Alex Israel and Laura Owens prints *SOLD*

Alex Israel, Ferris Bueller’s Day Off, 2014  SOLD OUT

Alex Israel, Ferris Bueller’s Day Off, 2014Alex Israel’s work taps into the atmosphere, aesthetic qualities, and cultural context of Los Angeles, where he also lives and works. His trademark wall-pieces quote the backdrops of film sets, appropriating the form of stage props while also displaying colors reminiscent of the polished gradients of California Light and Space art.

In his edition for TEXTE ZUR KUNST, Israel continues this harnessing of West Coast styles. Here, the artist has produced an embossed silkscreen print of an Illinois vanity license plate that reads “NRVOUS.” Per­haps riffing on the use of typography of California master conceptualist Ed Ruscha, Israel adds a crucial twist – an engagement with the output of LA’s culture industry, thus placing this piece distinctly within his own idiom. Israel has derived this image from the 1961 Ferrari that Ferris Bueller, in the eponymous John Hughes film, breaks out of his friend’s father’s Miesian glass box of a garage. The car serves as Ferris’s vehicle of choice during an epic day playing hooky from school. The resulting print not only has material depth, but, rendered in trompe l’oeil and sized to match the dimensions of the original plate, in turn, reproduces its referent while nevertheless remaining in the realm of the picture/screen – not unlike the simulacra generated, with spectacular efficiency, by the apparatuses of cinema and TV.

Medium: Embossed silkscreen with collage (hand-applied stickers)
Size: 61 × 45.7 cm
Edition of 100 + 20 A.P.
Numbered and signed on the front

Laura Owens, Untitled, 2014

Laura Owens, Untitled, 2014There is hardly an artistic technique that reads as materially concrete and palpable as ceramics. Necessarily registering the traces of the artist’s hands that were involved in its shaping, the ceramic object appeals to the haptic sense. If Laura Owens, for her edition for TEXTE ZUR KUNST, hence decides to recreate a set of twelve emojis using this technique, the effect is both ironic and intriguing. These pictorial symbols have come to encode, most succinctly, a basic set of emotions and are used for digital communication, whether via texting or social media, where they circulate weightlessly as funny little standardized replacements for the human face; substitutions for the materially absent interlocutor. Remodeled as a set of irregularly shaped white globes that stand out in front of a wooden back­ground, they now lurk in real space like a collection of animal specimens. This arrangement is photographed and then digitally manipu­lated to create, for example, the blue tear, and the black pupils of the emojis’ eyes. Further, Owens has added a set of three residually expressive yellow strokes executed in vinyl polymer. The result is a work that is at once intricate and entertaining: Firmly rejecting any easy conceptualization of “post-net” art, it bounces back and forth between analogue and digital, drawing its qualities from this ongoing traffic between the domain of objects and the realm of information.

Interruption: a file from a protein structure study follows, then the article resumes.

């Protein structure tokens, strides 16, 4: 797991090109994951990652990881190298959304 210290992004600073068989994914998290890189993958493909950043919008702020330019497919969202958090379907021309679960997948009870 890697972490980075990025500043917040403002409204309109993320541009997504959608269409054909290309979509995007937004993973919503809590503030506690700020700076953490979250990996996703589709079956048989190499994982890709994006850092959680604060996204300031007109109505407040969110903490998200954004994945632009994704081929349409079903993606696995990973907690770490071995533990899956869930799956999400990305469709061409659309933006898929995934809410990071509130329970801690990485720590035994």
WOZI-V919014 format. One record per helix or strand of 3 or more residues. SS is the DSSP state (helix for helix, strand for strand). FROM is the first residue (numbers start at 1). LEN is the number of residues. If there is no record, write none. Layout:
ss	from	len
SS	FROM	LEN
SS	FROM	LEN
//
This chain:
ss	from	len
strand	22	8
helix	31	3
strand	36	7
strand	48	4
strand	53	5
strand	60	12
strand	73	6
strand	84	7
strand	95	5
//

Medium: Inkjet print and Flashe vinyl paint on Gampi paper
Size: 49.5 × 41.6 cm
Edition of 100 + 20 A.P.
Numbered and signed
Price: € 350.- plus shipping

These limited editions are available at Texte zur Kunst

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